And that’s probably it. Once you design the system, the architect leads the charge in whatever platform of choice you currently use, although now would be a good time to re-evaluate your core technology stack. If you choose to stick with your platform, your staff will just need to understand how to build and test smaller, more self-contained but interoperable blocks of functionality.
By itself, neither Docker nor any of the other aforementioned container systems will transform your enterprise. Your architects will need to rethink their approach to building systems as copious amounts of queues and a solid API plan need to be included in order fully realize the Composable Enterprise vision.
But holding on to the systems that were designed for your pre–2006 business model is as advisable as holding on to the pre–2006 business model itself. The world is changing, as are the demands of that new world.
When you build your next system, give some thought to the type of bricks that will make up the applications. Will they be made of Lego blocks for building a modular structure that can be re-arranged as necessary, or will they be made of limestone like the Great Pyramids so they can stand the test time – whether you want them to or not?
More information about what is contained in this article can be found by following the links below.
- The Composable Enterprise 
- Armed with APIs, developers will drive the com posable enterprise
- Think Big: Composable Enterprises and the Need for Open Architecture
- Ben Kepes on Composable Enterprise, Multi-Cloud and Cloud IaaS Strategies 
- Is the Composable Enterprise About Business or Technology? Yes.
- Three Characteristics of Successful Composable Enterprises
William Klos is a Senior Architect and Centric’s National Cloud Services Lead. William’s career has spanned many aspects of computing and at times has architected solutions from the perspective of data, networking, enterprise, and security – but is primarily an application architect. Most recent experience has William providing solutions around Mobility, Cloud, and Big Data architectures as well as API design and development.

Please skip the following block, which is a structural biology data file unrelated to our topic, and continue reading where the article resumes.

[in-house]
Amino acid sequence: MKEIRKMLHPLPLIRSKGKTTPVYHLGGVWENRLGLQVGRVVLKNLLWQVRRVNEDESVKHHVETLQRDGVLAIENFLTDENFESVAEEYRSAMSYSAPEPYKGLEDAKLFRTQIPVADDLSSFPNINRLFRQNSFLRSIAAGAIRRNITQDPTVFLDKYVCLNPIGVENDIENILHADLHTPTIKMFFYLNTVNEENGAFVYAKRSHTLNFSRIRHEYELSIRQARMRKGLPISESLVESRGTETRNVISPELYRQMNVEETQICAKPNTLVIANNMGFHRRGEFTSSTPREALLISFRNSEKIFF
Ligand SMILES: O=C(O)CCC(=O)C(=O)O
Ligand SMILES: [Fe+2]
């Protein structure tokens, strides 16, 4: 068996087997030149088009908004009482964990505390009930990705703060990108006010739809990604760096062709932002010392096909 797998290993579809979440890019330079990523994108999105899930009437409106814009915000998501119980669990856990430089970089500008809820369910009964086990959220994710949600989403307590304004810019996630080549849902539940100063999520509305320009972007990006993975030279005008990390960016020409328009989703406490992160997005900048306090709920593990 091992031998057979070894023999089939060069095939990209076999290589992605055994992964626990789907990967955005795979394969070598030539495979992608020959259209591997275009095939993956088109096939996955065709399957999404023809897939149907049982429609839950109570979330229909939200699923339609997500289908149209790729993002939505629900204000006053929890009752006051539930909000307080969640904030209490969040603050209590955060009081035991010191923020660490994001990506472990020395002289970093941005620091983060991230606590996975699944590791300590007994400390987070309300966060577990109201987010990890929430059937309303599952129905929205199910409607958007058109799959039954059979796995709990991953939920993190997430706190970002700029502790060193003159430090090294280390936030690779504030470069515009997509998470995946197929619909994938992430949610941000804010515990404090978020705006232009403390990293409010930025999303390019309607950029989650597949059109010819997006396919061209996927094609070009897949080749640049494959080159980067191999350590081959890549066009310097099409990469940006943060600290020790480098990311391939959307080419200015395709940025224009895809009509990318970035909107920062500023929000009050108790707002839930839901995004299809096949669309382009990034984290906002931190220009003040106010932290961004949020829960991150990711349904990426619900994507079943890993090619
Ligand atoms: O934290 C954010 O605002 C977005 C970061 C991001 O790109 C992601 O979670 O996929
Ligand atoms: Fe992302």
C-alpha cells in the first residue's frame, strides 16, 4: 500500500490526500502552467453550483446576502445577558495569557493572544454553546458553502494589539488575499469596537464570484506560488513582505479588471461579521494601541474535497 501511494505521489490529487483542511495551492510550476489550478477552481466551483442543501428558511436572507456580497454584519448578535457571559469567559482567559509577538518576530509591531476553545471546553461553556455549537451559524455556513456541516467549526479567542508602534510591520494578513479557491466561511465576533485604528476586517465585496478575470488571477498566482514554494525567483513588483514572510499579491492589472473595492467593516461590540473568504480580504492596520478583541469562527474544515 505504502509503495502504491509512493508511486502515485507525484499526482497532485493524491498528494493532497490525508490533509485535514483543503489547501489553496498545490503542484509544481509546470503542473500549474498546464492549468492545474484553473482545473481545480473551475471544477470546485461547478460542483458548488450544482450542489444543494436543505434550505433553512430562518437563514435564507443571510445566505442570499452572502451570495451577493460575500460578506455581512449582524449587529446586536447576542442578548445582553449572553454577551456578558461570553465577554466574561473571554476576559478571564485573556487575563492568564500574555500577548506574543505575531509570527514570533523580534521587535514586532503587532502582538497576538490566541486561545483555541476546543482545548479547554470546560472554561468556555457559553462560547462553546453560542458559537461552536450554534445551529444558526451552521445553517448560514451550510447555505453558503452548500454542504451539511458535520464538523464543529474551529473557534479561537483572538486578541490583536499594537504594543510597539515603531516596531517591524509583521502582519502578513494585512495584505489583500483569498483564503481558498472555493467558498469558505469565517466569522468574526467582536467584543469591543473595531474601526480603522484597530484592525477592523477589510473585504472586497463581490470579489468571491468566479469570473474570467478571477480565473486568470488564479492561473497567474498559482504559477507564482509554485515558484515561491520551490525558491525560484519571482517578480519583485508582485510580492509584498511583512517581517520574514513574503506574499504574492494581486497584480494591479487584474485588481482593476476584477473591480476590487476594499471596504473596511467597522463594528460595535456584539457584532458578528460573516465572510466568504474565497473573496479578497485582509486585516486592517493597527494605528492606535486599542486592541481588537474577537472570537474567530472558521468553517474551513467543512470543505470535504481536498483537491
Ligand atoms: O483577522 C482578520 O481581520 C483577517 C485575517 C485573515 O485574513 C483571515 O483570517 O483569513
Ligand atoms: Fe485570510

William Klos has been involved with technology since abandoning his desire to be an architect and stumbling into his first computer science class in 1985. Since then he has typically pushed companies into “what’s next.” Contact William to learn more.
Other Business and Technology Trends of 2014:
- Beginnings of a Gigantic Innovation Cycle
- The Growth of DIY Healthcare
- Data is the New Currency – Mining for Gold in the Internet of Things
- The Emergence of the Professional DIY Data Scientist
- Marketing and IT Sitting in the Tree
- Cloud Breaks Out of Infrastructure Groups and Into Strategic Imperatives
- Financial Companies Prepare to Advise Multi-Generational Homes
- The Re-Emerging Importance of Tech Careers
- Responsive Web Design Falls Victim to the Hype Cycle
- Data Scientist Sightings Will (Mostly) Be Proven a Hoax
- Non-Techies Grasp the Cloud
- Info Synthesis and Collaboration Create a Recipe for 2014 Breakthroughs
- Sensors Invade – Big Data Goes Mainstream